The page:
an the silly statement of retreat from prudential considerations, or the more authoritative announcement that offensive operations will be speedily resumed." It is only in moments of disaster or disappointment there rises a general call for Fremont and the black brigades. The black brigades are filling up, and Fremont will have his day. The Herald says that Hooker had no alternative but to retreat. The Morning Post observes that the Southern Generals have been censured for not f are filling up, and Fremont will have his day. The Herald says that Hooker had no alternative but to retreat. The Morning Post observes that the Southern Generals have been censured for not following up their victories. Considering the difficulty of replacing men out of a comparatively small population, it does not blame Lee for not renewing the attack on Hooker's lines, but does not understand how he managed to allow the Federal commander to effect his retreat with such facility.
Gen Hooker (search for this): article 7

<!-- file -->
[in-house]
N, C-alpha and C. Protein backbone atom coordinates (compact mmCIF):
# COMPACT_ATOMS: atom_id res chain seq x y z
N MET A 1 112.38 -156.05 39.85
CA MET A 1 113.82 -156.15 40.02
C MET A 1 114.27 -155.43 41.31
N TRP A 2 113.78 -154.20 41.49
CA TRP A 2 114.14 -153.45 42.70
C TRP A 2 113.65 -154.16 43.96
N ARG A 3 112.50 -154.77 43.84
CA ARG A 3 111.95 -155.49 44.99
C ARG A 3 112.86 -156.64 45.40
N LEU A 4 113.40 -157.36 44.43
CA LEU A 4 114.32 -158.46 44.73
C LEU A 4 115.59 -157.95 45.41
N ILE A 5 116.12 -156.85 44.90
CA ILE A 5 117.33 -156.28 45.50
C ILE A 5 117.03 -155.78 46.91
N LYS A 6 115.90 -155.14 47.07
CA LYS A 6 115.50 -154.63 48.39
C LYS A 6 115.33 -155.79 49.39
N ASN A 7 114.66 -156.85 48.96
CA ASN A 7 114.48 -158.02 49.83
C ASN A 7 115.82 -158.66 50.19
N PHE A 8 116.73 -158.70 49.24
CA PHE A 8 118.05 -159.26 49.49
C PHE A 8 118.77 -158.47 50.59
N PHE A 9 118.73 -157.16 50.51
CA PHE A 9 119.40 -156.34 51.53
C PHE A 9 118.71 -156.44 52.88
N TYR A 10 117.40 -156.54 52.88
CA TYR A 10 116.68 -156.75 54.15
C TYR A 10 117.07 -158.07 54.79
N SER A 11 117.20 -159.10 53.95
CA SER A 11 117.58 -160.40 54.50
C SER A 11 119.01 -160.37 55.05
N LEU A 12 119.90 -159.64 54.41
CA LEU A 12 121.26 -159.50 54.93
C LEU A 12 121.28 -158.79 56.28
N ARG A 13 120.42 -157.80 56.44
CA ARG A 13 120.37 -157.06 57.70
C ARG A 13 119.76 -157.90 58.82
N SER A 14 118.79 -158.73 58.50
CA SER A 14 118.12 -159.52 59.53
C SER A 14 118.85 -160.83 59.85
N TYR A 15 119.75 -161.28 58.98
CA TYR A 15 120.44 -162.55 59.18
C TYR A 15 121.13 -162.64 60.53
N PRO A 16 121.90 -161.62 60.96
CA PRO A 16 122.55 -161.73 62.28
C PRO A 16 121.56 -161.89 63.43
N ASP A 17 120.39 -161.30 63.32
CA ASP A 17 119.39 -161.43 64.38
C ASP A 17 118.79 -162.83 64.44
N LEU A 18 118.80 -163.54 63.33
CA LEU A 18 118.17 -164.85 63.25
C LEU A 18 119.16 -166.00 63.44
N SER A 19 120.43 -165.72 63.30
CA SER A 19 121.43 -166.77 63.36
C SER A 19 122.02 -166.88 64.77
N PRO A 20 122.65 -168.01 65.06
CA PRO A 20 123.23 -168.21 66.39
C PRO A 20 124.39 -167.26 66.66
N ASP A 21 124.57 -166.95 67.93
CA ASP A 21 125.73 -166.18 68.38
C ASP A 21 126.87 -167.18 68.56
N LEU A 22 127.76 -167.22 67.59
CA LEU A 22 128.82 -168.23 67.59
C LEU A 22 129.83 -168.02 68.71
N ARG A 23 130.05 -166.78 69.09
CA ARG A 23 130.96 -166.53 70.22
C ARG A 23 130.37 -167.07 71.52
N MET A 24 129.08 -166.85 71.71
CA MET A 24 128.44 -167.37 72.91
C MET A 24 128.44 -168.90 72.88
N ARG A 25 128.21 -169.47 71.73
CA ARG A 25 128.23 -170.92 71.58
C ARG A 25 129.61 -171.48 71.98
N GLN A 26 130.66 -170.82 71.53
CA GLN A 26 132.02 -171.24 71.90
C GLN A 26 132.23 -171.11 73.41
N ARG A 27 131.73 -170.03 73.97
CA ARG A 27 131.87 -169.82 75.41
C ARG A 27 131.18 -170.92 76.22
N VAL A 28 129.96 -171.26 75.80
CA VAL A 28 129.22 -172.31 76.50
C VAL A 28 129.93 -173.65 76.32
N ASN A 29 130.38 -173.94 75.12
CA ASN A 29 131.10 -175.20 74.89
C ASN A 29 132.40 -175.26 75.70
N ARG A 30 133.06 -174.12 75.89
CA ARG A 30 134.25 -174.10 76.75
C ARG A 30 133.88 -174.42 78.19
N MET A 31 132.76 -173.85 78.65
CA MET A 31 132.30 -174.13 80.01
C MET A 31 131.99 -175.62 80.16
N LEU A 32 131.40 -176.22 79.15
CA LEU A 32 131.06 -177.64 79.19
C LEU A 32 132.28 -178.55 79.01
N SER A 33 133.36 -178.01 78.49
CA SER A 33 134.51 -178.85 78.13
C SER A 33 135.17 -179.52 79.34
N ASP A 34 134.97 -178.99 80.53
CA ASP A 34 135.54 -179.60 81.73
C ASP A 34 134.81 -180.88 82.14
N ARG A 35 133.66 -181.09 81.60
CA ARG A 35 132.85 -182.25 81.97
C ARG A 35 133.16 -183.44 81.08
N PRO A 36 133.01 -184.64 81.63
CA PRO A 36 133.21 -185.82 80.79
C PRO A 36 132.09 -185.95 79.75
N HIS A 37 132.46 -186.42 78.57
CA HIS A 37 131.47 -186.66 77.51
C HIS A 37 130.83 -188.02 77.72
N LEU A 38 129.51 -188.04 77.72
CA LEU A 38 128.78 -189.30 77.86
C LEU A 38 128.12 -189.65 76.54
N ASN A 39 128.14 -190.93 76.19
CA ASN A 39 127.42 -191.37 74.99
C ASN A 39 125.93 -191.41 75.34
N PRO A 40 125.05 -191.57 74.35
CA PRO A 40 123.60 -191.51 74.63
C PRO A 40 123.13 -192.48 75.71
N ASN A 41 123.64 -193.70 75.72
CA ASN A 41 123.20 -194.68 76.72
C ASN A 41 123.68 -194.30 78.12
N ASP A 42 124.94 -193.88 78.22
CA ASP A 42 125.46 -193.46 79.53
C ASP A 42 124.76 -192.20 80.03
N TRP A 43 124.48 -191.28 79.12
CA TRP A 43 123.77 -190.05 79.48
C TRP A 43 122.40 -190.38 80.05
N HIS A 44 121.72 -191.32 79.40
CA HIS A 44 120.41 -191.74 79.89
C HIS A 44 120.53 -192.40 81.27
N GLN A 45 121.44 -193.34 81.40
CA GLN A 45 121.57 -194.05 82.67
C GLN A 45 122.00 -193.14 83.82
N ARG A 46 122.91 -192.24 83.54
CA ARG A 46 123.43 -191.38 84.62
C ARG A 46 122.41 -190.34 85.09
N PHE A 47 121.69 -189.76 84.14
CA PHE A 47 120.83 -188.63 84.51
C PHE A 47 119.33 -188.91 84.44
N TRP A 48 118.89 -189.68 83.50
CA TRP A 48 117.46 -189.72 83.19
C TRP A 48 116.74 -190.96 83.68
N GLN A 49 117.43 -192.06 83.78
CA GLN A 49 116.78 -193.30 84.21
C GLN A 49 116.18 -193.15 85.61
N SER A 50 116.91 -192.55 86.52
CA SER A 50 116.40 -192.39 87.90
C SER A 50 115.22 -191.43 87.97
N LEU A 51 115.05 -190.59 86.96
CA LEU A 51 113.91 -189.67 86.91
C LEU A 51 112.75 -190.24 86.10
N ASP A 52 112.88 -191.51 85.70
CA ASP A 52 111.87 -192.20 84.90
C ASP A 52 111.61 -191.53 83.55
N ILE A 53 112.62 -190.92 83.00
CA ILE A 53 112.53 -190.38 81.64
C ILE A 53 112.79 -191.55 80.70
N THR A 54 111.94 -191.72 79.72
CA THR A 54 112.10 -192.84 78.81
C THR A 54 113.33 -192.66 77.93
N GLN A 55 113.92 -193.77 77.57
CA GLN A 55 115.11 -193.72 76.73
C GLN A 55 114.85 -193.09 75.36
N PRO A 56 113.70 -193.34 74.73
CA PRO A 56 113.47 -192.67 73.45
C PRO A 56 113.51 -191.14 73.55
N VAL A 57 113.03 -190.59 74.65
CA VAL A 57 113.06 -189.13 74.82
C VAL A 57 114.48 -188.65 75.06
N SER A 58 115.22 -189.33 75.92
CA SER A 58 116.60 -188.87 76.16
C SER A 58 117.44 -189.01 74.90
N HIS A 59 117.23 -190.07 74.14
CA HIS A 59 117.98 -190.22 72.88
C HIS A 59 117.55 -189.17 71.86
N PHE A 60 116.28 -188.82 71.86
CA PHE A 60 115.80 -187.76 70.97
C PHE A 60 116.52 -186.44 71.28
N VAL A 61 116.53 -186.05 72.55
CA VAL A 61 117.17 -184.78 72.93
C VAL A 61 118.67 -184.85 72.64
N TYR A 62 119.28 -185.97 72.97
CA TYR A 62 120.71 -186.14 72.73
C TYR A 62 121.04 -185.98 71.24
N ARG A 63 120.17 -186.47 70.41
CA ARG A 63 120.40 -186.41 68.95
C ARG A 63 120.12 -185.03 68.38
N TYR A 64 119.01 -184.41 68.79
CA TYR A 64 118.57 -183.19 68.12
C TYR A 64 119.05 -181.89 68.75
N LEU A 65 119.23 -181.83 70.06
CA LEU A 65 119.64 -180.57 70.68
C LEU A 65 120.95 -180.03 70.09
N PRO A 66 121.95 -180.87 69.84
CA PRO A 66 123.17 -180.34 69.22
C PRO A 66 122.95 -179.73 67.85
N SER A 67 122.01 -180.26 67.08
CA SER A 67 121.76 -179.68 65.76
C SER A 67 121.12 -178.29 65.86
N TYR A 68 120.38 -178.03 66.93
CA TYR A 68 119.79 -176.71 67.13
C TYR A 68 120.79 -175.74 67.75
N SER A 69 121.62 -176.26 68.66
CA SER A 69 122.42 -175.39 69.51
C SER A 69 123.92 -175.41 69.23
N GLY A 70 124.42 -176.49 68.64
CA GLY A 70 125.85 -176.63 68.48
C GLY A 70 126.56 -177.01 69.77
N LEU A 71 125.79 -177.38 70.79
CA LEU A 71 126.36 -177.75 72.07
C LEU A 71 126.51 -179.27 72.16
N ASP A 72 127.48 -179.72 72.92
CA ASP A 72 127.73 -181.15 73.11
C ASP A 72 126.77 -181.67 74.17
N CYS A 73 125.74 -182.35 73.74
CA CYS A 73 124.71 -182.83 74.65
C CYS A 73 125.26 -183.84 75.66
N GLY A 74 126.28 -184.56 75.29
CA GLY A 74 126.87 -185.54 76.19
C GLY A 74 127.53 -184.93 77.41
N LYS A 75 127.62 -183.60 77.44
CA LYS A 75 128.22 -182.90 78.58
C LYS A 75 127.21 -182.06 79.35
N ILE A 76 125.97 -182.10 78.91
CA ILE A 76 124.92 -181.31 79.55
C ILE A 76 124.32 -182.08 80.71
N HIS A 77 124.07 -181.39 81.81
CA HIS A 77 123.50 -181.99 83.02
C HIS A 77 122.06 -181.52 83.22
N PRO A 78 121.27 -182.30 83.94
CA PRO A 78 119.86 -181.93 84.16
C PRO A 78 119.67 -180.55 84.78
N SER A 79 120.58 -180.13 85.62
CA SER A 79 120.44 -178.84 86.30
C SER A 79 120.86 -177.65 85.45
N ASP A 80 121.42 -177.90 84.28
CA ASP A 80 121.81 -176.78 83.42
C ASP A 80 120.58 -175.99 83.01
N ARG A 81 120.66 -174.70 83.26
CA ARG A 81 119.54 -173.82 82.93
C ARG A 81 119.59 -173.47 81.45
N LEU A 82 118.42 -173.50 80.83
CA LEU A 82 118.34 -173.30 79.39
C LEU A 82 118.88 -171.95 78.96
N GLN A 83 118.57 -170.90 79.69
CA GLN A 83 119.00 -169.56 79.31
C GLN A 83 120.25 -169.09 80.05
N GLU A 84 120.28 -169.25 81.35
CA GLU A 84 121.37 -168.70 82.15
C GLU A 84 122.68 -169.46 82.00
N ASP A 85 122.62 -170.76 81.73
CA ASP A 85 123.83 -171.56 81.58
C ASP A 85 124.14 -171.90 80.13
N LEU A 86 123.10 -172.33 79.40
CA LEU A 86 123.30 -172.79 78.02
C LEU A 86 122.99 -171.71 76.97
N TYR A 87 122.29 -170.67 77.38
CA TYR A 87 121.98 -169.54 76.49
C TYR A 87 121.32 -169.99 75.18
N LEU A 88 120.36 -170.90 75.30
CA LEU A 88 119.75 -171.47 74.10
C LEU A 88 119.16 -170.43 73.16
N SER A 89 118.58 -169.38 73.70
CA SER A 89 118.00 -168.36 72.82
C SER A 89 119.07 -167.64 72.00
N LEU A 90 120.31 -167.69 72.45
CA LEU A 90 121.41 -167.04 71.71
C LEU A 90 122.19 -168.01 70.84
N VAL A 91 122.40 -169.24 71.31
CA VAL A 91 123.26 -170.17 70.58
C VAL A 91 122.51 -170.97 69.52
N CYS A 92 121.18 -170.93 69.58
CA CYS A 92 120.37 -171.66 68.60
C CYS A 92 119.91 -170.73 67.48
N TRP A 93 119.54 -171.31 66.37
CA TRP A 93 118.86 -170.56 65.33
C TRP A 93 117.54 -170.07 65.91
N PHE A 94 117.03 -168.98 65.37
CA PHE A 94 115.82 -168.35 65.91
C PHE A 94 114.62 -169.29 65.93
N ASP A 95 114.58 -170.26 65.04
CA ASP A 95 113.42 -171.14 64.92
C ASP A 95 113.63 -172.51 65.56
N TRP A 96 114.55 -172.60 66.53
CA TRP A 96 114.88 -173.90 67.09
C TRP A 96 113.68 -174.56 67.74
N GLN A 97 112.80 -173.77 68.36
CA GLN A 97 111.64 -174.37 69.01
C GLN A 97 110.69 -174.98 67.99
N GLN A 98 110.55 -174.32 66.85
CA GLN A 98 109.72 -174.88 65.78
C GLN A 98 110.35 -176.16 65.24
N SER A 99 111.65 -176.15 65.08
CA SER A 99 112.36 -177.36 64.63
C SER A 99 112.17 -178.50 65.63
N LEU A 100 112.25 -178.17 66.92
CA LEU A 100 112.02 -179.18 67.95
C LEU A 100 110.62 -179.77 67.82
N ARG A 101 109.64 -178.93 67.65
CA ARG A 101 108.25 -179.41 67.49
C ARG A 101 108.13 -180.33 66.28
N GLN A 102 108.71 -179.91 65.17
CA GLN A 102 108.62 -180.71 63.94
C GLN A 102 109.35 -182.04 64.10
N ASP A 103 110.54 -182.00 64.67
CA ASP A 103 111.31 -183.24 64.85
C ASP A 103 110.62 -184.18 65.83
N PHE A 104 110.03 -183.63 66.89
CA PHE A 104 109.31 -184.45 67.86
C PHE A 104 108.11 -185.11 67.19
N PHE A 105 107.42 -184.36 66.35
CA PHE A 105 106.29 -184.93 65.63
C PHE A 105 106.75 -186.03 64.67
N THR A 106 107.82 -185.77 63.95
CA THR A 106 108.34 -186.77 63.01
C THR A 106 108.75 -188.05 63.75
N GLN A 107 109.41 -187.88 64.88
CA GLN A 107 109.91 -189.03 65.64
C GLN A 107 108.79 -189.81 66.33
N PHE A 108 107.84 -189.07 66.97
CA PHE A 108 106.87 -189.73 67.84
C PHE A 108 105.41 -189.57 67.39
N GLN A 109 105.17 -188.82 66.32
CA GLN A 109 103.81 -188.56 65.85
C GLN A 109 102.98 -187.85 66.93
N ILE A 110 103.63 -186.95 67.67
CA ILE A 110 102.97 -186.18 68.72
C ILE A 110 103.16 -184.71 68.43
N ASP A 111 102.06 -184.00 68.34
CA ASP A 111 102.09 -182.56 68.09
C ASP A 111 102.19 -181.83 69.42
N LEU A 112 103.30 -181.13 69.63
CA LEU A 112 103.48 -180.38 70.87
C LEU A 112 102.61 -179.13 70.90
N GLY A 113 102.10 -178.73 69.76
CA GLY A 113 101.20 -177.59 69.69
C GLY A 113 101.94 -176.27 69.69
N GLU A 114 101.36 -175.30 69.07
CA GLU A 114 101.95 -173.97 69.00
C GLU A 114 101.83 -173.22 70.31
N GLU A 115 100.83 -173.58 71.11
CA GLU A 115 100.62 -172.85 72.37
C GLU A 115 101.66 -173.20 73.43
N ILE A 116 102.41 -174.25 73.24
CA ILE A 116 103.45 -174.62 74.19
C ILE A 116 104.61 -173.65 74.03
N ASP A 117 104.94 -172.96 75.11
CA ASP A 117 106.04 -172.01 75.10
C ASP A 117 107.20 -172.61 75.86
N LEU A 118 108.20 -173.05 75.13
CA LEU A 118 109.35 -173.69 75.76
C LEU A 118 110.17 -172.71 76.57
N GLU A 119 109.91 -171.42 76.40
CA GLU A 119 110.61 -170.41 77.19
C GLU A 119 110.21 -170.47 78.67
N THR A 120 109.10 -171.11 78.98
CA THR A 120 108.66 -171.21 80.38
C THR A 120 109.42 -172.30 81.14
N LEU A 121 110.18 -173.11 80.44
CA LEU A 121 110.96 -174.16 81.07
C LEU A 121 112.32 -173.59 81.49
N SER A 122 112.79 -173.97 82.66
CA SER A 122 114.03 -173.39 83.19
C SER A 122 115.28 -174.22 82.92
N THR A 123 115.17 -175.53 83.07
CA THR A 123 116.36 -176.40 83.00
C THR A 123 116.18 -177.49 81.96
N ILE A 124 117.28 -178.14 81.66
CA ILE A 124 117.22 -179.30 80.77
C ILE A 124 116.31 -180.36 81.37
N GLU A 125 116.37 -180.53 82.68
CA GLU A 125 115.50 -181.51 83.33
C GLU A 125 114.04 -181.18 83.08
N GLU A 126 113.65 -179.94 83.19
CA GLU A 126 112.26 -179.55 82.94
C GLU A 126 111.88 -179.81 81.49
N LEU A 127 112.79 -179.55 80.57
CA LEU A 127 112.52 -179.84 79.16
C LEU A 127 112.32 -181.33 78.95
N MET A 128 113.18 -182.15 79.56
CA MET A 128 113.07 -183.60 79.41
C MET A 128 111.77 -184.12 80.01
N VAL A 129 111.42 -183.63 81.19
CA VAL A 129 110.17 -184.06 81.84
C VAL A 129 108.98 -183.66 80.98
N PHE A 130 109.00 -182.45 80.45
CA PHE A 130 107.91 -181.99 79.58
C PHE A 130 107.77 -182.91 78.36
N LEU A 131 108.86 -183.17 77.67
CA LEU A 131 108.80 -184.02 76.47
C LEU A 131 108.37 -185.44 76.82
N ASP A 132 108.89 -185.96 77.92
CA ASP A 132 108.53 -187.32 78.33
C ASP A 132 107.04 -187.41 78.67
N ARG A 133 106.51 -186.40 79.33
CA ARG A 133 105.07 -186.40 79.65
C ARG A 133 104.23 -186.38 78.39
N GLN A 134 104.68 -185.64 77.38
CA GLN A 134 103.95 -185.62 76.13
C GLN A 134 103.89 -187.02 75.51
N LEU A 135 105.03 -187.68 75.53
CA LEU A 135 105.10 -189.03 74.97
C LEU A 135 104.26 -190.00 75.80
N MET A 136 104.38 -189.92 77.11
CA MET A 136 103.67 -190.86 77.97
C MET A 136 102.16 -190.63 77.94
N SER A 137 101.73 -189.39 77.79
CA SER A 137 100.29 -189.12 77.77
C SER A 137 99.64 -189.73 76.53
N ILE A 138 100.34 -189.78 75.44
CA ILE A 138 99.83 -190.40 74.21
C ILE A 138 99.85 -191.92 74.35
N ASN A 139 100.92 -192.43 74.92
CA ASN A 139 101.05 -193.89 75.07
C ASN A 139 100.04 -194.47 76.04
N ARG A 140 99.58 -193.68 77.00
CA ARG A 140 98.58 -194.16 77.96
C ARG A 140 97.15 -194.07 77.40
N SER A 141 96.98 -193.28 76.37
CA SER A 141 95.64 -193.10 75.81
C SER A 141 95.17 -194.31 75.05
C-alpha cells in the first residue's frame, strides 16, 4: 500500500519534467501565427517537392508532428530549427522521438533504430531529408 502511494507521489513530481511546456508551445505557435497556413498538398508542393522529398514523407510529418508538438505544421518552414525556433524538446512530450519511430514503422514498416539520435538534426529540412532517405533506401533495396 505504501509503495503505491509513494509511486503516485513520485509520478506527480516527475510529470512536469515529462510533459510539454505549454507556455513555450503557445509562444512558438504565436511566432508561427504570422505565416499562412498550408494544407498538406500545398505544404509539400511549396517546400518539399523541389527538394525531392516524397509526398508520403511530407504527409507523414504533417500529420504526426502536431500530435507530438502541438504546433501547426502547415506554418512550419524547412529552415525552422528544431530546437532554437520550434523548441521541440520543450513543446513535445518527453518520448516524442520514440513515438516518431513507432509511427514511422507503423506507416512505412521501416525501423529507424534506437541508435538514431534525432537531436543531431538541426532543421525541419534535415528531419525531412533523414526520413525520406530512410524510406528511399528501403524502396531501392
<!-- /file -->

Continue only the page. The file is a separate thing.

The English press on Hooker's retreat. --The London journals, of the 23d, all comment upon Hooker's retreat across the Rappahannock. Hooker's retreat across the Rappahannock. The London Times remarks that operations, preceded by more than the usual gasconading, have been followed by the usual miserable failure, and strongly suspects that Gen. Hooker was so disabled as to make the defeat of Sedgwick rather an opportune excuse for retiring than a real diven across the river on the night of Monday, and on Tuesday morning Hooker began to follow him. He had left on the field the dead and wounded ying enemy, or that he holds a foot of ground more than he did when Hooker began to move." The Star says: "The honest confession of disasilling up, and Fremont will have his day. The Herald says that Hooker had no alternative but to retreat. The Morning Post observes tll population, it does not blame Lee for not renewing the attack on Hooker's lines, but does not understand how he managed to allow the Federa